Simply connecting a couple of wires and showing a live video, however, is not enough to ensure the success of long-distance learning event. Facilitation is crucial: I now realize, for example, that we could have prepared better by learning more about the speakers and the companies presenting before the summit began. This would have provided context to the presentations.
Another thing I learned is that expectations should be realistic: we had planned to discuss the topics raised in California during the breaks and link them to what we had covered in our course (and, perhaps, even to the Russian reality). That didn’t happen, as we were so busy analysing the content of each presentation there was little to no time left to draw connections with other topics (something that could work well a few days after the event or immediately after, time zone permitting).
There is no doubt this was an outstanding experience that will stick with my students for a very long time. For us at the Lean Global Network, it is a fundamental lesson learned that has revealed yet another vehicle we can use to impact the world through lean thinking.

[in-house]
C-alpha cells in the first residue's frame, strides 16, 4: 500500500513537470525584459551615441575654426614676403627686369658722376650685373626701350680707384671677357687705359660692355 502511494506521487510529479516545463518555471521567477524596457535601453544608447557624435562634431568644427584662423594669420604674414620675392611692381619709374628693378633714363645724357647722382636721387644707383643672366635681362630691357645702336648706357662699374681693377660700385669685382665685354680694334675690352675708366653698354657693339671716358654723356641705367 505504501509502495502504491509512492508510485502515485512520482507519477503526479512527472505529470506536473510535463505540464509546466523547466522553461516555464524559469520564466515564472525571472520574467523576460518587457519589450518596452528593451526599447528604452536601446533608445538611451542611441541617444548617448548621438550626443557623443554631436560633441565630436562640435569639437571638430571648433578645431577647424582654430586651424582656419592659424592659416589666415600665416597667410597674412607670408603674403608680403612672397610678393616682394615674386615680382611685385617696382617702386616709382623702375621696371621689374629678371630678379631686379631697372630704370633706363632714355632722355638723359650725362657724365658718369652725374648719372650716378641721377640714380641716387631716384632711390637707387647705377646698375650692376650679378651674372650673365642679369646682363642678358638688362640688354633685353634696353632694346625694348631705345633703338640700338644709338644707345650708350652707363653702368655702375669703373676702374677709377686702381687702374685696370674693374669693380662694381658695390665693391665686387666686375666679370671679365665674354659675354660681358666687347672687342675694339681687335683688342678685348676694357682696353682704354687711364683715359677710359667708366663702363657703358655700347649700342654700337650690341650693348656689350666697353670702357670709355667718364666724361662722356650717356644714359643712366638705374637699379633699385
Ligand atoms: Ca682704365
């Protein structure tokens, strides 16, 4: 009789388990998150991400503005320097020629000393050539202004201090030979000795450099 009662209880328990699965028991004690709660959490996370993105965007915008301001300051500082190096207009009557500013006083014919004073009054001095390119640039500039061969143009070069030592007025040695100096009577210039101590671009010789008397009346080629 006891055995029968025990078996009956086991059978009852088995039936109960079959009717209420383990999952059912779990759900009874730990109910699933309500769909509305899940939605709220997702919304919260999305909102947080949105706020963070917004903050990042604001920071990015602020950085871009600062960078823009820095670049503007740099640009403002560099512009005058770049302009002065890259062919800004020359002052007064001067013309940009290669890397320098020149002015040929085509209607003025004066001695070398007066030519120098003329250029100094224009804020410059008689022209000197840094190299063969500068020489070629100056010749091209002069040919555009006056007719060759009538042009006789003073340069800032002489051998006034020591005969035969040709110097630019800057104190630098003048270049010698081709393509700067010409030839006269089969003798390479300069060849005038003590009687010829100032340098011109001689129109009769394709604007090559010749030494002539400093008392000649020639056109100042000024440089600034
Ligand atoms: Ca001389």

A few weeks after the Lean Night, as the course at the Business School ended, the students gave me a box of specially-made “Kaizen” wine as a present, to thank me for the all the things they had learned during the course (both in the day and at night) – a very rewarding and moving way to end this year’s course for me, and hopefully a head-start for them as they move on into the business world.
Vyacheslav Boltrukevich is MBA-Production System Program Director at Lomonosov Moscow State University Business School and Founder of Lean Enterprise Institute Russia.